The Catholic vote is very important and often the deciding factor in national elections, say two political experts interviewed by Peter Roff, senior political analyst for UPI.
In a report, published Monday, Roff comments that if former Catholic presidential candidates, like Al Smith and John F. Kennedy, “suffered for being ‘too Catholic,’ Sen. John F. Kerry may have the opposite problem.” In certain circles, Roff points out, Kerry may not be Catholic enough.
Roff underlines an annulment Kerry sought of his first 18-year marriage and his insistence on receiving Communion – even though some Catholic bishops say he should not because of his pro-abortion stance – as issues of concern for Catholics casting the vote.
Johnny Morgan of Applied Research Consultants told Roff that the U.S. Catholic vote could determine the outcome of the fall presidential election. In places where the vote is up for grabs, “Kerry's doctrinal vulnerabilities could tip the balance in Bush's direction,” Roff reported.
Catholics “are often a deciding factor in national elections,” Morgan told Roff.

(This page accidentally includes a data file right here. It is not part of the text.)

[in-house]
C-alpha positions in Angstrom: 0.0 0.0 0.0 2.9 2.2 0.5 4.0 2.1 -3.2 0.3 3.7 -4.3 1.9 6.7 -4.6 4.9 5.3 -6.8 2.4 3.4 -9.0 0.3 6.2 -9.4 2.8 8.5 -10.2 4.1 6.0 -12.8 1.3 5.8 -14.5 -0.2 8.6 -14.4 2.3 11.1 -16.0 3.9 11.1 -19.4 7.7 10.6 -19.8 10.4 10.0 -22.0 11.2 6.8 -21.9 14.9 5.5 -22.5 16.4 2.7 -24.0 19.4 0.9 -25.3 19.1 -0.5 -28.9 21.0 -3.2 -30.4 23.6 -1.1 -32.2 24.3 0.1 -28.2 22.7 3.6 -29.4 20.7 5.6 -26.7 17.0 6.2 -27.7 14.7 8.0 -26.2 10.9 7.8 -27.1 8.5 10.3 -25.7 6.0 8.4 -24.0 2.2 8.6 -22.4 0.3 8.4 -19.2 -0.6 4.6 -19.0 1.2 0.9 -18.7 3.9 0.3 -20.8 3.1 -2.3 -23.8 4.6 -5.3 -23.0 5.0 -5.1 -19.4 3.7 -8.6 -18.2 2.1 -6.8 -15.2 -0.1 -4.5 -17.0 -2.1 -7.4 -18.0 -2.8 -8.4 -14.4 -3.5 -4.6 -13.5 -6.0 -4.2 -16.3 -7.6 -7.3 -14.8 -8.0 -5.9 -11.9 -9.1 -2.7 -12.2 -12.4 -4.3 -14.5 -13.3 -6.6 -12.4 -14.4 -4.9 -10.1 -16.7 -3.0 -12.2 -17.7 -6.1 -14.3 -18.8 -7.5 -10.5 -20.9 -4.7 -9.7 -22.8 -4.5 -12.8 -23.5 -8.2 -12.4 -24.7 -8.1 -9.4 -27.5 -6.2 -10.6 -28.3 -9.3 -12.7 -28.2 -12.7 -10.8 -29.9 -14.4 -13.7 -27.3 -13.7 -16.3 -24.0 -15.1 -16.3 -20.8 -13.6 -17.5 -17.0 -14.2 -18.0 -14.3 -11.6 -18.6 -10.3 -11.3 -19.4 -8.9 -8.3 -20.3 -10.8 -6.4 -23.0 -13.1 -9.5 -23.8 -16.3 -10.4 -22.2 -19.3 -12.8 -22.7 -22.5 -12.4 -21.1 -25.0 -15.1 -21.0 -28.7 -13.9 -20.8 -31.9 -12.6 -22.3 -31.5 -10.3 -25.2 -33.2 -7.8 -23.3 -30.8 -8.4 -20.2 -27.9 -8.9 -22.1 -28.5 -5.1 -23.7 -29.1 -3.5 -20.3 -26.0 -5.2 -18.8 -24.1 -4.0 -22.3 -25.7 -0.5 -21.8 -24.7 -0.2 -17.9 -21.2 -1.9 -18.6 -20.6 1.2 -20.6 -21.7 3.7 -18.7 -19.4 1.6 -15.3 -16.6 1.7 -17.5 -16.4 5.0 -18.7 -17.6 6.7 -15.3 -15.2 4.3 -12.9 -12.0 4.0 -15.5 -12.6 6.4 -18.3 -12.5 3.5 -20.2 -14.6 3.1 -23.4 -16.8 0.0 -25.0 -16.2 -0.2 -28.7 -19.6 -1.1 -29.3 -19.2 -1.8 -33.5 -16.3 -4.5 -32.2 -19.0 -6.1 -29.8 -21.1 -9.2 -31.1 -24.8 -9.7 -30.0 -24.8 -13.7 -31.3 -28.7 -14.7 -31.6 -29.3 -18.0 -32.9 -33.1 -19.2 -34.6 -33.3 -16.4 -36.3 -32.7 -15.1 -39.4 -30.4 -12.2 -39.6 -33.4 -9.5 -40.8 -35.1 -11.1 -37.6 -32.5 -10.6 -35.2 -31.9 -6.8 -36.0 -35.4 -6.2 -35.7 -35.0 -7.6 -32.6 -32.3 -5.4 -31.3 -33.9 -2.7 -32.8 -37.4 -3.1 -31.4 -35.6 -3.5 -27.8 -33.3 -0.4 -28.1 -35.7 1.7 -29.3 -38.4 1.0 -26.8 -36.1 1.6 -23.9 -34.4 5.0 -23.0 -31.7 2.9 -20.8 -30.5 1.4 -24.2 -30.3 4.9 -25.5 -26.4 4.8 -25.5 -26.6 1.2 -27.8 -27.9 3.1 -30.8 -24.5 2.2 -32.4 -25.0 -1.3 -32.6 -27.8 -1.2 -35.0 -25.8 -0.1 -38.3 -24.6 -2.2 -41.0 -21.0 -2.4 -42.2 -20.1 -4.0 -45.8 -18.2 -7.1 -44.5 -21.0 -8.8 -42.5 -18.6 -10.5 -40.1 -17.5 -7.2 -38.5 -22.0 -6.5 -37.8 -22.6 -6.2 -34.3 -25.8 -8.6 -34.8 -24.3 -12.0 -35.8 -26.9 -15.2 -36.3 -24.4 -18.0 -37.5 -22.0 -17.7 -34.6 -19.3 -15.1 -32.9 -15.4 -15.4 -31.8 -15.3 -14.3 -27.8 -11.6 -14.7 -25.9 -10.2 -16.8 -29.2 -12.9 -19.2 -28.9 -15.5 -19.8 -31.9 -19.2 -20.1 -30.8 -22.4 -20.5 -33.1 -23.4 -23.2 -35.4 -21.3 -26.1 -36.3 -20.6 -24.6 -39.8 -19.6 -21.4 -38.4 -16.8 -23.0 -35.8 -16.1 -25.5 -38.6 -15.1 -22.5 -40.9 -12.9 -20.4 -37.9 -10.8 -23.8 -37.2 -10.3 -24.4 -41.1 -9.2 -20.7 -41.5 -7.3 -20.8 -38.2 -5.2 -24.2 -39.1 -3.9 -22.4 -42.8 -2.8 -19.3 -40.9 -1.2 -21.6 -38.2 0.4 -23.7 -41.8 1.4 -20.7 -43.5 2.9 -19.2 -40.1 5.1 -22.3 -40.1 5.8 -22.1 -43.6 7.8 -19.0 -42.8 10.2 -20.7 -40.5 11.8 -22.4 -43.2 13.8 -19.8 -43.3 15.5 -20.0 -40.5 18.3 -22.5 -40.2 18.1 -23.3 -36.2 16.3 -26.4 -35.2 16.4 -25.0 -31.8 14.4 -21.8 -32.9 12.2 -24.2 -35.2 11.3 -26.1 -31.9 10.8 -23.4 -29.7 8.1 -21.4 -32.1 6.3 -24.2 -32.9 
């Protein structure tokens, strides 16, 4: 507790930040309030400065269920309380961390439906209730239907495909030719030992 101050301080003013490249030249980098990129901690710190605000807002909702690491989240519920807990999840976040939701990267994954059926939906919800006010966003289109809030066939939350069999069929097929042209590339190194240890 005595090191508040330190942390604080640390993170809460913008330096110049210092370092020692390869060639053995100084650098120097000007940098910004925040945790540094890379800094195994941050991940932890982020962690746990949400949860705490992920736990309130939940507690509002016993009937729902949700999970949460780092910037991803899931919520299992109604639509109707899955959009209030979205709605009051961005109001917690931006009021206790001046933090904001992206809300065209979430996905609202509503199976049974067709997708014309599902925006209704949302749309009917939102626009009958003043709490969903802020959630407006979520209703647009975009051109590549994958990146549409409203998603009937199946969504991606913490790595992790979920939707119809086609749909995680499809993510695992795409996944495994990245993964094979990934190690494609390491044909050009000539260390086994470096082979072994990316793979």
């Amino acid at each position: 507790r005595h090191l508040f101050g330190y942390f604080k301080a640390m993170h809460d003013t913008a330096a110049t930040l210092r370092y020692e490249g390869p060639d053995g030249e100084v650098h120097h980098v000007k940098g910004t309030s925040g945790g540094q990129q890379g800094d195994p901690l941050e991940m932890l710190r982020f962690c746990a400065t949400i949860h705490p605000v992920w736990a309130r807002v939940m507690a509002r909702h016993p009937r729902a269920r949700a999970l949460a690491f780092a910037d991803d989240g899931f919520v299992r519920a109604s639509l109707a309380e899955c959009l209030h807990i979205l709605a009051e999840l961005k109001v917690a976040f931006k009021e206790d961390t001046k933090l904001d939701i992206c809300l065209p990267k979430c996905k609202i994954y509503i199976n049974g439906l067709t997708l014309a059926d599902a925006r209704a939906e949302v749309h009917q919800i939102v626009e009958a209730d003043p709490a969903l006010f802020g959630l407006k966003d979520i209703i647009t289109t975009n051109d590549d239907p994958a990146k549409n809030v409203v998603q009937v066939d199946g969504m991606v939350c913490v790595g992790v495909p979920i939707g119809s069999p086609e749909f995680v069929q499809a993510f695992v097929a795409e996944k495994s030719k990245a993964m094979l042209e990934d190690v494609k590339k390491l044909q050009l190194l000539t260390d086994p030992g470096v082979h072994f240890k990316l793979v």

In fact, it was the French Catholic vote in New Hampshire in 2000 that helped Bush carry that state by a margin of less than two percent, said Morgan.
According to Morgan, the 2004 election will be won or lost in the Midwest and Northeast states, like Ohio, New Hampshire, Iowa and Missouri, where there are considerable number of orthodox Catholic voters.
The former campaign manager for Vice President Al Gore's 2000 presidential campaign affirmed Morgan in saying that Catholics “are a very important vote,” reported Roff. Donna Brazile, a Catholic, said Gore’s campaign tried to reach out to Catholic bishops, parishioners and lay groups.
Brazile said that Kerry’s strategy should focus on " compassionate issues", such as economic justice; he should ignore the two contentious issues of abortion and same-sex marriage, she suggests.